1 Peter 1.

Notes on a Bible Reading at Guildford.

Like the epistle to the Hebrews, this epistle was written to believers among God's earthly people, but to those dispersed among the nations, strangers and sojourners, as we also are, in this world. The epistle to the Hebrews was evidently written in view of the impending destruction of Jerusalem with all its material religious attractions. Believers were to have their minds on the things of heaven, on Christ Himself in Whom there was the substance of all that was found in the shadow of Judaism. In this epistle, the Apostle Peter points out that the Lord Jesus had died to deliver His own from the vain conversation, the empty manner of life, that was theirs in a corrupt, traditional religion, where men's thoughts had set aside the commandments of God. The precious blood of Christ had redeemed them from their former manner of life, and now they were to live for God in the life of Jesus, a life of obedience to God's will. Though scattered in heathen lands they were God's chosen people, and not now for blessing on earth but for heavenly blessing. They had known the privilege of being the elect of Jehovah, and also what it was to be disowned as "Not my people;" now they were the elect of God the Father as foreknown of Him, and thus blessed in relation to God's counsels. Set apart in time by the Spirit of God Who indwelt them, they were brought under the efficacy of the blood of Jesus, and left in the world to be for God's pleasure as living in the life of obedience set forth in Jesus. The children of Israel were acquainted with blood sprinkling, "Moses … sprinkled both the book, and all the people … moreover he sprinkled with blood both the tabernacle and all the vessels of the ministry" (Heb. 9:19, 21). The leper, at his cleansing was sprinkled, and the blood applied to his ear, thumb and great toe; then the oil was put on top of the blood. At his consecration the priest had the blood of the offering applied, then the blood and the oil mingled and sprinkled upon him. Here in verse 2 we have the oil and the blood together, for the believers addressed were not only cleansed lepers, but consecrated priests.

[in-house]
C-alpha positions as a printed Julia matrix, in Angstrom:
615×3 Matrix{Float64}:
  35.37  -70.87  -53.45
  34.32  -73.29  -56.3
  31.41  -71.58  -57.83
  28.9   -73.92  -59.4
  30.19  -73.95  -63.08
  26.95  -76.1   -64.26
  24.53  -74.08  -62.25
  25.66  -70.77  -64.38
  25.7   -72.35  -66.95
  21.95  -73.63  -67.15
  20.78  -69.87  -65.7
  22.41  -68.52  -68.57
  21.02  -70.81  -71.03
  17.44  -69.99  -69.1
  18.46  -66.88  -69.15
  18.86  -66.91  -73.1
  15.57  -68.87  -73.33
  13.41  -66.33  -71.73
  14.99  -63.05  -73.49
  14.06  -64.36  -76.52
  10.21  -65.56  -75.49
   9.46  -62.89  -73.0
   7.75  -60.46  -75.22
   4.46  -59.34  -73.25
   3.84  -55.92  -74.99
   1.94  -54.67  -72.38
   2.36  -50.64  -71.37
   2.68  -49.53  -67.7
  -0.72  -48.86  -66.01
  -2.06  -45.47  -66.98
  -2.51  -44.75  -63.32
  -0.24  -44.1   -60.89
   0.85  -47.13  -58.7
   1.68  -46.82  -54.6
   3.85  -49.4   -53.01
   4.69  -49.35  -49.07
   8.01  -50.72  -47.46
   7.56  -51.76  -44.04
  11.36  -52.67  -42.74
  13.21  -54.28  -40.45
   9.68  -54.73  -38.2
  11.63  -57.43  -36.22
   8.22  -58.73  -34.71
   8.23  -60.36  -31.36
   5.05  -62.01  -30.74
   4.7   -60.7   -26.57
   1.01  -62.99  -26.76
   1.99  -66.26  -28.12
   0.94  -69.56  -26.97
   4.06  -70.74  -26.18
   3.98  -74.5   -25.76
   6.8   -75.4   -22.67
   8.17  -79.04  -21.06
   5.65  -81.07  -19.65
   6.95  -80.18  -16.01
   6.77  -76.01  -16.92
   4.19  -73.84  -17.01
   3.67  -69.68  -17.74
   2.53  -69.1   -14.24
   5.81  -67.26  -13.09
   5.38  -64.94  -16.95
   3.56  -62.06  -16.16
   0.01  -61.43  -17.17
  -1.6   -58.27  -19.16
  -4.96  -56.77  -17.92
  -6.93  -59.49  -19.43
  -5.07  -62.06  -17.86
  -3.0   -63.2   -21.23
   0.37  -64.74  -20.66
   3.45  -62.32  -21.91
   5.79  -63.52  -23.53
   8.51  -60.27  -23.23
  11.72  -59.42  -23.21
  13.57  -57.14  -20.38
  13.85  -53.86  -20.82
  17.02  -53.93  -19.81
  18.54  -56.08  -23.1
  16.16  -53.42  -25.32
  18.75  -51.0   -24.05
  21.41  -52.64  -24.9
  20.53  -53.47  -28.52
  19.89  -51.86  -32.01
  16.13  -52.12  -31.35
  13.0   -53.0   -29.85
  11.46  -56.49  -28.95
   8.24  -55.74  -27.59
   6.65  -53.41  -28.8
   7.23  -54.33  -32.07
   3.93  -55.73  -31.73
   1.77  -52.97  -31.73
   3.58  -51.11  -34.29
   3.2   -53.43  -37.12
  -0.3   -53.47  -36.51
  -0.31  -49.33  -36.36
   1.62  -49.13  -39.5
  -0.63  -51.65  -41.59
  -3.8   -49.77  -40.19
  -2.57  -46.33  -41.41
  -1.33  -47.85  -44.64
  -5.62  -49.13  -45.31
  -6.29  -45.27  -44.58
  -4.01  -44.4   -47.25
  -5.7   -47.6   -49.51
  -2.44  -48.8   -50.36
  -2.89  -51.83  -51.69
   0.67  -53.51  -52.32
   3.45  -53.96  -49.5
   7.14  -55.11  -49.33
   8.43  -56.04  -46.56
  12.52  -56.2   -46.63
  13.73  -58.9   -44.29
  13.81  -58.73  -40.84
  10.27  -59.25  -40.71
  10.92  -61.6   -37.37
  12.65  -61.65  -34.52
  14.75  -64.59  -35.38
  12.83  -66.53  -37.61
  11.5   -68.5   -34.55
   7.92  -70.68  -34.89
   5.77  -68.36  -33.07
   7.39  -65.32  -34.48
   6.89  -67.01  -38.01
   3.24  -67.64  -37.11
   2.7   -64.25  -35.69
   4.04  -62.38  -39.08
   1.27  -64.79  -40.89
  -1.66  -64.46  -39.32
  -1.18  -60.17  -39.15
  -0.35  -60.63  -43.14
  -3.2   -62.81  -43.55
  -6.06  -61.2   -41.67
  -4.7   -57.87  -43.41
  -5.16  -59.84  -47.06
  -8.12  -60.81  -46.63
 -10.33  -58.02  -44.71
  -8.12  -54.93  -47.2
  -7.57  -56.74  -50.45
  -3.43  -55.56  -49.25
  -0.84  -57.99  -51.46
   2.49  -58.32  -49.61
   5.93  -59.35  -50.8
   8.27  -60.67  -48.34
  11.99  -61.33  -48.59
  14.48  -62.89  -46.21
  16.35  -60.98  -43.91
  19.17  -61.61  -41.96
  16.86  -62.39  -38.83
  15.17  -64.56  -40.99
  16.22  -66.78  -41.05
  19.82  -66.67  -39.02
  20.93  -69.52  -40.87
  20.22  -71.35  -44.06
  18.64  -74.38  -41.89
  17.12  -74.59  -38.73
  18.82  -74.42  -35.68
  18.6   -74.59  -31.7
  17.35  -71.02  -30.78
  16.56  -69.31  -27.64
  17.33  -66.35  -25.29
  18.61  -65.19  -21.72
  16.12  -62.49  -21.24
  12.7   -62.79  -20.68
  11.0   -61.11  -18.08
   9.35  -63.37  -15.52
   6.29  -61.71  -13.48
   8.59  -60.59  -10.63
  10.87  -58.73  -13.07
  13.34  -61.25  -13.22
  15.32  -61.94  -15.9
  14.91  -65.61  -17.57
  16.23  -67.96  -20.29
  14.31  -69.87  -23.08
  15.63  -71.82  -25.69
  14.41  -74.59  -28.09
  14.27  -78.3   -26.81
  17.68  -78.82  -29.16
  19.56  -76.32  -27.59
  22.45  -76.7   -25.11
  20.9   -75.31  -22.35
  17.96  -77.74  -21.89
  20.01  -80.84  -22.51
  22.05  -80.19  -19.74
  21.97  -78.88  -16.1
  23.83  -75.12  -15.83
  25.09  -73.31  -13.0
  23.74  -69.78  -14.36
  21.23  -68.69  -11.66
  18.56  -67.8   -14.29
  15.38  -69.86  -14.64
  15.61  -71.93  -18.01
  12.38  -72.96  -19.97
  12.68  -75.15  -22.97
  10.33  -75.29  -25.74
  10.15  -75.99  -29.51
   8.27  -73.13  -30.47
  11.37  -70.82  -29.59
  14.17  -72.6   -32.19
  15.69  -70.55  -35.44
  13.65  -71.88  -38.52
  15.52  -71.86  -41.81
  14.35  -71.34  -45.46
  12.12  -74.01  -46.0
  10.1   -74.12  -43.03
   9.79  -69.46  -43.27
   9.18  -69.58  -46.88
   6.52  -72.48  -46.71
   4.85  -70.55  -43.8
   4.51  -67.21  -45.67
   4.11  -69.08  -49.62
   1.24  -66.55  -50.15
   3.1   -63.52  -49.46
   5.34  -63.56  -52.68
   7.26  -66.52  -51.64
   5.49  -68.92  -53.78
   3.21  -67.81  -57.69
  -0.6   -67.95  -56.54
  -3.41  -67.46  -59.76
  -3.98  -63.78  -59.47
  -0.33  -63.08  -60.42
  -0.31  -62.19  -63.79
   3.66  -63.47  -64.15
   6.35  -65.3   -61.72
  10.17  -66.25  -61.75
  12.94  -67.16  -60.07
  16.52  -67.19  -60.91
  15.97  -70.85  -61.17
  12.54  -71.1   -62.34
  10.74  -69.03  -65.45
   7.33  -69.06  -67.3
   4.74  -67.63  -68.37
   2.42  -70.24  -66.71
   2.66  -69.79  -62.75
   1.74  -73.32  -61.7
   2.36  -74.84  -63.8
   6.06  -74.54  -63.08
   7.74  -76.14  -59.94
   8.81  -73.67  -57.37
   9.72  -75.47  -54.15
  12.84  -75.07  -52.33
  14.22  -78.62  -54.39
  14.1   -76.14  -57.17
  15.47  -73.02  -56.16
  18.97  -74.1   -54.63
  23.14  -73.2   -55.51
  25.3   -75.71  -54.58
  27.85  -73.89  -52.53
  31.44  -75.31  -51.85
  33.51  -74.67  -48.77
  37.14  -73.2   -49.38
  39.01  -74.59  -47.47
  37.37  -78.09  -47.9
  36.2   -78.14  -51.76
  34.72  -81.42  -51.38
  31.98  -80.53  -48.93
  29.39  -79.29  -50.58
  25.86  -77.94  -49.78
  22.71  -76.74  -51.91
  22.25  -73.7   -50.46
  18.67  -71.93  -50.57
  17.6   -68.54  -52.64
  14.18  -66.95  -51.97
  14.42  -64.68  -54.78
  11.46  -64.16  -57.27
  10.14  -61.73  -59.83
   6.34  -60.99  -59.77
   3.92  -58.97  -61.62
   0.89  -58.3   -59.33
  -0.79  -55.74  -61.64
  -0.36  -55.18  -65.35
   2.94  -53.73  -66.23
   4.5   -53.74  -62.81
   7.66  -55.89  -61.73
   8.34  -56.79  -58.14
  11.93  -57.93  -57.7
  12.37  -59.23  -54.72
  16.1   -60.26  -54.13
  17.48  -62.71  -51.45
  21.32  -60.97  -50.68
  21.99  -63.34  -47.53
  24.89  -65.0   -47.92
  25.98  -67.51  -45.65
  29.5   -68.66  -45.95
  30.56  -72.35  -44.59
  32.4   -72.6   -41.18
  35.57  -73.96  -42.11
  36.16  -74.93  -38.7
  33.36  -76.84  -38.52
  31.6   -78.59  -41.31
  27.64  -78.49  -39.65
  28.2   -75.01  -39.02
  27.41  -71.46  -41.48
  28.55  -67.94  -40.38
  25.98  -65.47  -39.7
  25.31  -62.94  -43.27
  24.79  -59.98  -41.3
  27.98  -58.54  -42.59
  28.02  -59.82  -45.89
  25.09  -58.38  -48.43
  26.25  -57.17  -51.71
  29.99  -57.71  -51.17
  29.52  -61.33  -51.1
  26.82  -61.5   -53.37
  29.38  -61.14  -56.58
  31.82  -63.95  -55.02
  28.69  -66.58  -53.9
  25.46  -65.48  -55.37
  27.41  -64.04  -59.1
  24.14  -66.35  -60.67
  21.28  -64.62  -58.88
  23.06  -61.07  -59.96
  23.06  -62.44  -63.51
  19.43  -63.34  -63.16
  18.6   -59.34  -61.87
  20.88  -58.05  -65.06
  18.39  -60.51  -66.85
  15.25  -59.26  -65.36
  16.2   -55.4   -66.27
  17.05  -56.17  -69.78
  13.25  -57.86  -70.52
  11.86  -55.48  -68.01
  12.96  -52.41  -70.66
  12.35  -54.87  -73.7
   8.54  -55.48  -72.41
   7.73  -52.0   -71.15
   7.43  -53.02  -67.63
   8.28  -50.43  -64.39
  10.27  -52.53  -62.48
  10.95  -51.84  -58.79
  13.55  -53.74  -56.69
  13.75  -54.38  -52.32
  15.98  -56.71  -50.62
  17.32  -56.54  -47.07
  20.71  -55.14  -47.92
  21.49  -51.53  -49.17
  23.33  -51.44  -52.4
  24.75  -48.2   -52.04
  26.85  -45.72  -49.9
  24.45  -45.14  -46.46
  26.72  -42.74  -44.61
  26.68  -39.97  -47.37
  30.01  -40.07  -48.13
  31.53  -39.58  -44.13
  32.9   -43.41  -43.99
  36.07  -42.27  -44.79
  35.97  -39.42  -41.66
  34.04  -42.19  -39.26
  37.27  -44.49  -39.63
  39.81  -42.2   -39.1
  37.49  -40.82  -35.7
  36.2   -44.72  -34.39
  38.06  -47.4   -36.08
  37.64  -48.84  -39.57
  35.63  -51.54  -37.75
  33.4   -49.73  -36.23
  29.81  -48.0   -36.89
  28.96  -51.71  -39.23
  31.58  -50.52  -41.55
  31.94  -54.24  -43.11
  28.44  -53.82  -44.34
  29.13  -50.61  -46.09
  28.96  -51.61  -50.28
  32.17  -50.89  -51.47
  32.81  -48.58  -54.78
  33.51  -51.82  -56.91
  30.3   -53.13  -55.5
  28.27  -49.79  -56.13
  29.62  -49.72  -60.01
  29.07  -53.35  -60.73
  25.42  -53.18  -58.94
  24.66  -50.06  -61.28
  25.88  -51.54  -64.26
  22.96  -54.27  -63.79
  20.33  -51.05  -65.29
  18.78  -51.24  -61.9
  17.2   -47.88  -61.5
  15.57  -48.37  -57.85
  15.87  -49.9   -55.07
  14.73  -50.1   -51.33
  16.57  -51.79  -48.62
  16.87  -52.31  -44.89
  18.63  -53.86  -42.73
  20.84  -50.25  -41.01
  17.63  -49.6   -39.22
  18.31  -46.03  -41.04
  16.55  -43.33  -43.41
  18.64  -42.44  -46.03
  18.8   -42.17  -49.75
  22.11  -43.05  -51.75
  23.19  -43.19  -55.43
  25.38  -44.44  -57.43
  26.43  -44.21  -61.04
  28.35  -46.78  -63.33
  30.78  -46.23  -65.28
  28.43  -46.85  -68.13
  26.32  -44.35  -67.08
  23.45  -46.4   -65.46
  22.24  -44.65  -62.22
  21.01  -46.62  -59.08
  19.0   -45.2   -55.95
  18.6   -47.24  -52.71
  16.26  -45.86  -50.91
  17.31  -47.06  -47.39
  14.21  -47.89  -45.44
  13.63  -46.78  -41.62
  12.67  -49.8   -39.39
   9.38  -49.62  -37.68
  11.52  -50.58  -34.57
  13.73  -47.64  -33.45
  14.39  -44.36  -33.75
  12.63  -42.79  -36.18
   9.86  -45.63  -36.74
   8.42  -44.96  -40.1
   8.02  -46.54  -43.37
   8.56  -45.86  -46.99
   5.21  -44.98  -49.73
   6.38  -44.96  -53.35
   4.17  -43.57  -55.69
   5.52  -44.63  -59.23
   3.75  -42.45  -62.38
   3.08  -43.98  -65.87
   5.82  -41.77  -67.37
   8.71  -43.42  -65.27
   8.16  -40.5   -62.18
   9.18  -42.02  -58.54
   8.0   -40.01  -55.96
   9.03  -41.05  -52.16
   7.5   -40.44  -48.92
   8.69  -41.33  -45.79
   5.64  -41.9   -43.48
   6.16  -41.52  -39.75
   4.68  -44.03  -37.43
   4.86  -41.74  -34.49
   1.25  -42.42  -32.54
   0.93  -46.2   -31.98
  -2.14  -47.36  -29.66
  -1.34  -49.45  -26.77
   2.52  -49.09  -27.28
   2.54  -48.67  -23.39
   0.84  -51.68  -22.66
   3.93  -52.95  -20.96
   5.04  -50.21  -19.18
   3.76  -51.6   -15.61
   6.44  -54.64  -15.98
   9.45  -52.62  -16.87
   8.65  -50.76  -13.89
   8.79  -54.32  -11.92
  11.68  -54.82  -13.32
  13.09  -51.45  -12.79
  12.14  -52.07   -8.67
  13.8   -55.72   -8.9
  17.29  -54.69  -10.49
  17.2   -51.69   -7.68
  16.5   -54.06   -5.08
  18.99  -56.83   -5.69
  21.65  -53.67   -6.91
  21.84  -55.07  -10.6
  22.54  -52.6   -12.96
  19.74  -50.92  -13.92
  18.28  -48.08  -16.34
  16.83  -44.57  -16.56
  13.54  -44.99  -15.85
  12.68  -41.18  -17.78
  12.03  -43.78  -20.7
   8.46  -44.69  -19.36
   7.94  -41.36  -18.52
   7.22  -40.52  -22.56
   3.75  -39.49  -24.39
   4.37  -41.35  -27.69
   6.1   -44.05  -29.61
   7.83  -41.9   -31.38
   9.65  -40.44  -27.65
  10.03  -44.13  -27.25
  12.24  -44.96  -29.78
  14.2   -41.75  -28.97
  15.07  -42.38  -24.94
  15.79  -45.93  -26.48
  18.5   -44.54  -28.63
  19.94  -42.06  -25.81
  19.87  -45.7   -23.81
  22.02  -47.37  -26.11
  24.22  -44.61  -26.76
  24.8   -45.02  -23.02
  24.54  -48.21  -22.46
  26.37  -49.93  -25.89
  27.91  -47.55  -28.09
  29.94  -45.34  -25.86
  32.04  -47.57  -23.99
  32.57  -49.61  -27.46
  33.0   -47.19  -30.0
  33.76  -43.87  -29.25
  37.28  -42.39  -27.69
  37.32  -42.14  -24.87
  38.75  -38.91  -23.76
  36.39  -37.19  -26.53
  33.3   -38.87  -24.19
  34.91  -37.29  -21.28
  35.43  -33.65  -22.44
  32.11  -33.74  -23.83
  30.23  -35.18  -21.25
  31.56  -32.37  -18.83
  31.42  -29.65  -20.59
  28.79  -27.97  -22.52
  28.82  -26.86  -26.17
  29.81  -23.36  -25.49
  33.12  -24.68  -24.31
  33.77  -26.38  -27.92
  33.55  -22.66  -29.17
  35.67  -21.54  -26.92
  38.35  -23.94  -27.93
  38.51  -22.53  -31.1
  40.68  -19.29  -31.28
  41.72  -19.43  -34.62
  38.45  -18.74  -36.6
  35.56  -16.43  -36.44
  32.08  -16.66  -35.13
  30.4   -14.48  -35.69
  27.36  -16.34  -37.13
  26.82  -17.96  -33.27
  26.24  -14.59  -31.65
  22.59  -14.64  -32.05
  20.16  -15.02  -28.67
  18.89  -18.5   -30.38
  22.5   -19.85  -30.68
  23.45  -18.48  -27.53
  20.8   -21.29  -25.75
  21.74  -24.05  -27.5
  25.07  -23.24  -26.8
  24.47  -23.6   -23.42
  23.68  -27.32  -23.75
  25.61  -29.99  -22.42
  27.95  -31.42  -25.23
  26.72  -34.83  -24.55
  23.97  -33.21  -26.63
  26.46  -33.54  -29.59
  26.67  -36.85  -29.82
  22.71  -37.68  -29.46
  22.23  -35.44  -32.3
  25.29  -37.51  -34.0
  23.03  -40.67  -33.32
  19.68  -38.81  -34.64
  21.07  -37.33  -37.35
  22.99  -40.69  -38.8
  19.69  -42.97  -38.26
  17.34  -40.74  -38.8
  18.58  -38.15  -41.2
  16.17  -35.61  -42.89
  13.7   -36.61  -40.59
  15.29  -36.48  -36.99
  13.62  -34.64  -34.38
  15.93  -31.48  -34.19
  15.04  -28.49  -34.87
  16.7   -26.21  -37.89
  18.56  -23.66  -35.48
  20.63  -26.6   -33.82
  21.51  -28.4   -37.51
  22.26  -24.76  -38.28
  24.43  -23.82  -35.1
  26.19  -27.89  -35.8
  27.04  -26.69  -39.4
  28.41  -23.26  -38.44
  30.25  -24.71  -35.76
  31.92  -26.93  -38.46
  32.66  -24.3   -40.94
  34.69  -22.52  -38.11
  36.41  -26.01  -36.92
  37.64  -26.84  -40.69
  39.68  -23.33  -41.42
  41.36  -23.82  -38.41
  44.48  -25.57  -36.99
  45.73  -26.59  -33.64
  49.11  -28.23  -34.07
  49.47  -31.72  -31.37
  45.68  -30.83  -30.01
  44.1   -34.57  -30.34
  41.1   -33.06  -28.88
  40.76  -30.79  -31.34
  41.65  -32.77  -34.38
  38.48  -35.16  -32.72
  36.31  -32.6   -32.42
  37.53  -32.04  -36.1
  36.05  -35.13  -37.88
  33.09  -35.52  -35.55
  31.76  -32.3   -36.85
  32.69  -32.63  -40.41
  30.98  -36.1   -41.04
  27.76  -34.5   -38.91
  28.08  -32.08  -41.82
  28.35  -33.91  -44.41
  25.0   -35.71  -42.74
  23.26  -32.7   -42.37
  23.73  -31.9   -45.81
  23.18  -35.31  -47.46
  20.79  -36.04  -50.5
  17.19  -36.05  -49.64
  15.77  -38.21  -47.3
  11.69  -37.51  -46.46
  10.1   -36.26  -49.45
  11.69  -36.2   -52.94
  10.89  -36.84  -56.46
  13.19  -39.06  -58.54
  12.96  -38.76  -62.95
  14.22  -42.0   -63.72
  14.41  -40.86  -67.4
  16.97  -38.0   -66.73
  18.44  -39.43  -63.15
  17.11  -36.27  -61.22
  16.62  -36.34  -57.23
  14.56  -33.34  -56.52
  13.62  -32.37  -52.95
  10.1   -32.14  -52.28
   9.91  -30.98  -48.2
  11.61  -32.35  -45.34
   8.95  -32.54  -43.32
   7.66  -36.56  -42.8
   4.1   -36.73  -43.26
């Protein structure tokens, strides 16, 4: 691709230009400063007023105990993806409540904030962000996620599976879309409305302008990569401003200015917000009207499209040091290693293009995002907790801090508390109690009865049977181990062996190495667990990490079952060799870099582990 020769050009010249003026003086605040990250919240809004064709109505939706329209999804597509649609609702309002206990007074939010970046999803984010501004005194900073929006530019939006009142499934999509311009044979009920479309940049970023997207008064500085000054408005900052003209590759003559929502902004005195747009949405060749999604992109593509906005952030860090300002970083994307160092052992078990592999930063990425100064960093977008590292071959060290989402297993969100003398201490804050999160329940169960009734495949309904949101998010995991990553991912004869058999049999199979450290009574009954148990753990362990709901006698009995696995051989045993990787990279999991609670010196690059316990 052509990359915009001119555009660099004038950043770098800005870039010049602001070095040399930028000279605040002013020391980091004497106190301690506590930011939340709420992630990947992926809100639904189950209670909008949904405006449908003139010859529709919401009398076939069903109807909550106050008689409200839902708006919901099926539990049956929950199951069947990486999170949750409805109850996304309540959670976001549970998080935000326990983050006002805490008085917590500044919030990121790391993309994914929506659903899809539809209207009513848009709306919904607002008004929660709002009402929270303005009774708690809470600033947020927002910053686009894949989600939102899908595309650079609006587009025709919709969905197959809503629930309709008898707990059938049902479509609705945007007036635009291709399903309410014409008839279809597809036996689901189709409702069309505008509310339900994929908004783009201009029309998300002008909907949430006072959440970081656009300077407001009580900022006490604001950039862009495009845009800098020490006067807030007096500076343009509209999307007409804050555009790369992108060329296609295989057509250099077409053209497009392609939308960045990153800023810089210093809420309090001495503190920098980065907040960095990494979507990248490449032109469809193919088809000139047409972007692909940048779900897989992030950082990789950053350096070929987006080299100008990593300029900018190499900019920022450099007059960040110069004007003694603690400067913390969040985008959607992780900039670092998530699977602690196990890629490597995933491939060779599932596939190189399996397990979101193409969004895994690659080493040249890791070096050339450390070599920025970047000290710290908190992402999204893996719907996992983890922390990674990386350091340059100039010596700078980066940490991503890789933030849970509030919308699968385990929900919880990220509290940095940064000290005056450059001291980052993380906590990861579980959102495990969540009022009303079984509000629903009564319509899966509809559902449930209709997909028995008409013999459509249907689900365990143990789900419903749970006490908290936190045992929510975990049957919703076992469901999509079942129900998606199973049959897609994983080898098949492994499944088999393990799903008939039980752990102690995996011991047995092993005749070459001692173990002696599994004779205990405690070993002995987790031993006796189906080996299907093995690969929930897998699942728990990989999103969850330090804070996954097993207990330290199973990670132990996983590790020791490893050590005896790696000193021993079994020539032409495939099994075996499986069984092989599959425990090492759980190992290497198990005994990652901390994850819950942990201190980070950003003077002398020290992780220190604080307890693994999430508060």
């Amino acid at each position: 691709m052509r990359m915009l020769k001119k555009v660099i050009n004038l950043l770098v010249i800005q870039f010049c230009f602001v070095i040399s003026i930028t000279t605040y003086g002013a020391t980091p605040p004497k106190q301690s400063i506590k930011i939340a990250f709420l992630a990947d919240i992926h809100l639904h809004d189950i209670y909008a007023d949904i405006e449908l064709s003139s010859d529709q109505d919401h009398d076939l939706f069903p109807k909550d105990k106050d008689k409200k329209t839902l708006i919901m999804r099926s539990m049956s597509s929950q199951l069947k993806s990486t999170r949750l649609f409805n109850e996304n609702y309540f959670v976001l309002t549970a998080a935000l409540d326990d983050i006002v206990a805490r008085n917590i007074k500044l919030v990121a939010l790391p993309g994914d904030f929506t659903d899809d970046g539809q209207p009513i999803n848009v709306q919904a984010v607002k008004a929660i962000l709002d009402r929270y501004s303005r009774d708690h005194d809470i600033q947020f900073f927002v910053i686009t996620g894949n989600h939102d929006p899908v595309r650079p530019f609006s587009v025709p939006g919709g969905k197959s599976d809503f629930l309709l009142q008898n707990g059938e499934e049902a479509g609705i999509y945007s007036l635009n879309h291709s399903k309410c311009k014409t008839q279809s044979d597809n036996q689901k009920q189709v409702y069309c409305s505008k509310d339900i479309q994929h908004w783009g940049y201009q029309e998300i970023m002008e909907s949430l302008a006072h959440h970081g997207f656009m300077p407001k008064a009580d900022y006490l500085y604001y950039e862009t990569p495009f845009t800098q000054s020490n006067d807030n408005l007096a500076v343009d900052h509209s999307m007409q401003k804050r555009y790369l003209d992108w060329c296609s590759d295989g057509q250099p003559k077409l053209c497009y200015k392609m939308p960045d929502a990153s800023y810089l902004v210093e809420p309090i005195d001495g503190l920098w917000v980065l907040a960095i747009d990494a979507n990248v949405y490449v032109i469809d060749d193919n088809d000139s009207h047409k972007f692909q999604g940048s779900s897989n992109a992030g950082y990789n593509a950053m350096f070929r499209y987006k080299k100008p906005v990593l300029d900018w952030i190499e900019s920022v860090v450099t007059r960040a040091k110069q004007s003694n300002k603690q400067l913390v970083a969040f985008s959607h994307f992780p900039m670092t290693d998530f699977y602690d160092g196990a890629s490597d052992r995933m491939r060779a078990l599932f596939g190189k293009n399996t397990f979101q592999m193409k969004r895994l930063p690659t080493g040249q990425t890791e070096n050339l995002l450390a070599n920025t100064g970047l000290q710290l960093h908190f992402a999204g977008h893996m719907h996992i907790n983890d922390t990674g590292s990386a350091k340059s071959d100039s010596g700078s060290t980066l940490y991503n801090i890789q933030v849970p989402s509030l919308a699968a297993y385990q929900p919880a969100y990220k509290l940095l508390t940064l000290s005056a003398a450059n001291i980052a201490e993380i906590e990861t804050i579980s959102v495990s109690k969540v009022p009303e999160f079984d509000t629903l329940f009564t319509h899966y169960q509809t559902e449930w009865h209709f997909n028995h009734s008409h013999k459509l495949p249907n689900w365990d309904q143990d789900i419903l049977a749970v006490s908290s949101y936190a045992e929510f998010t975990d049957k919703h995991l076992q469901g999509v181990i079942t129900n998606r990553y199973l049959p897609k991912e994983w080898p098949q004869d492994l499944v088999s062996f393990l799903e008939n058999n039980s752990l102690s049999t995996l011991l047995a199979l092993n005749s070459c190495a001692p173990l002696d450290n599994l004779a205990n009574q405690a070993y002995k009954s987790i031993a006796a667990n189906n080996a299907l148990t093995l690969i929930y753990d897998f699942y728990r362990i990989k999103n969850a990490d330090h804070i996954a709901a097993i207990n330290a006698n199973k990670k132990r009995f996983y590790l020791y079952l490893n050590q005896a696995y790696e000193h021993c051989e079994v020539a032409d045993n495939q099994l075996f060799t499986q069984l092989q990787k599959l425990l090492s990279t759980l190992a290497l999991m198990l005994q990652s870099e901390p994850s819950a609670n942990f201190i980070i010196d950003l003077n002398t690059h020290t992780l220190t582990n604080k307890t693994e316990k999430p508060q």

God has nothing less for us down here than walking in the steps of His own dear Son. The obedience of Jesus Christ is not a single act, but a life of constant obedience. He was obedient even unto death, and that the death of the cross. Israel failed grievously as regards the obedience of the law, and God is not seeking from us any legal obedience: but having given us His Spirit He desires us to walk in the power of the Spirit in the steps of Jesus. It is in obedience to God's will that we enter into His mind, and by obedience that we manifest our faith in Him. The truth is only really held in the measure of our obedience to the will of God.